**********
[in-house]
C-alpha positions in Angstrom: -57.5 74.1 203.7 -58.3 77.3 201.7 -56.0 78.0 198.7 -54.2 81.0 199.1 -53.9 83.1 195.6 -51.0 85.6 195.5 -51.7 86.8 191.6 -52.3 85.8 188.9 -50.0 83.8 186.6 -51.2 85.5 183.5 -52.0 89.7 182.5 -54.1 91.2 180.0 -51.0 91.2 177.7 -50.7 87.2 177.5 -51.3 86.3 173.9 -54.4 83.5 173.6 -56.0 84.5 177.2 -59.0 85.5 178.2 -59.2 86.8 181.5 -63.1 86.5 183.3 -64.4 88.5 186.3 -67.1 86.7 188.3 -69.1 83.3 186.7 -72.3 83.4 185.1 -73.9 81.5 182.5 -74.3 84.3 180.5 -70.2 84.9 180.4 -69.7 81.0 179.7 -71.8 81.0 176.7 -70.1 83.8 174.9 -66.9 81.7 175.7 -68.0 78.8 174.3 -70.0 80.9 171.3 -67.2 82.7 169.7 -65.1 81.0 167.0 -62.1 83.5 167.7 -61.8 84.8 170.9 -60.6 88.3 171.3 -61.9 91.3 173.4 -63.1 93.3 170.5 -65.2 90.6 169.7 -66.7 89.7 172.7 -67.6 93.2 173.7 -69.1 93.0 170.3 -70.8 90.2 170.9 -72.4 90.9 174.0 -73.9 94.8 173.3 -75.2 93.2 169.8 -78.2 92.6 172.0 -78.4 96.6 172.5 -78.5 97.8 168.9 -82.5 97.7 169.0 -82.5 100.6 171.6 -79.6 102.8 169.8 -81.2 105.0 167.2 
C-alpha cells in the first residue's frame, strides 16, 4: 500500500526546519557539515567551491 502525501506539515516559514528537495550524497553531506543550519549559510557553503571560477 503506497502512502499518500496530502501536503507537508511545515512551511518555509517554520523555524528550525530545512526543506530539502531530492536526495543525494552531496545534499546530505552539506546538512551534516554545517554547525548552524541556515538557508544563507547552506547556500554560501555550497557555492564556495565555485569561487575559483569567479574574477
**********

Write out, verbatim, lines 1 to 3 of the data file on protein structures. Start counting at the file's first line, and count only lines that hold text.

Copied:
[in-house]
C-alpha positions in Angstrom: -57.5 74.1 203.7 -58.3 77.3 201.7 -56.0 78.0 198.7 -54.2 81.0 199.1 -53.9 83.1 195.6 -51.0 85.6 195.5 -51.7 86.8 191.6 -52.3 85.8 188.9 -50.0 83.8 186.6 -51.2 85.5 183.5 -52.0 89.7 182.5 -54.1 91.2 180.0 -51.0 91.2 177.7 -50.7 87.2 177.5 -51.3 86.3 173.9 -54.4 83.5 173.6 -56.0 84.5 177.2 -59.0 85.5 178.2 -59.2 86.8 181.5 -63.1 86.5 183.3 -64.4 88.5 186.3 -67.1 86.7 188.3 -69.1 83.3 186.7 -72.3 83.4 185.1 -73.9 81.5 182.5 -74.3 84.3 180.5 -70.2 84.9 180.4 -69.7 81.0 179.7 -71.8 81.0 176.7 -70.1 83.8 174.9 -66.9 81.7 175.7 -68.0 78.8 174.3 -70.0 80.9 171.3 -67.2 82.7 169.7 -65.1 81.0 167.0 -62.1 83.5 167.7 -61.8 84.8 170.9 -60.6 88.3 171.3 -61.9 91.3 173.4 -63.1 93.3 170.5 -65.2 90.6 169.7 -66.7 89.7 172.7 -67.6 93.2 173.7 -69.1 93.0 170.3 -70.8 90.2 170.9 -72.4 90.9 174.0 -73.9 94.8 173.3 -75.2 93.2 169.8 -78.2 92.6 172.0 -78.4 96.6 172.5 -78.5 97.8 168.9 -82.5 97.7 169.0 -82.5 100.6 171.6 -79.6 102.8 169.8 -81.2 105.0 167.2 
C-alpha cells in the first residue's frame, strides 16, 4: 500500500526546519557539515567551491 502525501506539515516559514528537495550524497553531506543550519549559510557553503571560477 503506497502512502499518500496530502501536503507537508511545515512551511518555509517554520523555524528550525530545512526543506530539502531530492536526495543525494552531496545534499546530505552539506546538512551534516554545517554547525548552524541556515538557508544563507547552506547556500554560501555550497557555492564556495565555485569561487575559483569567479574574477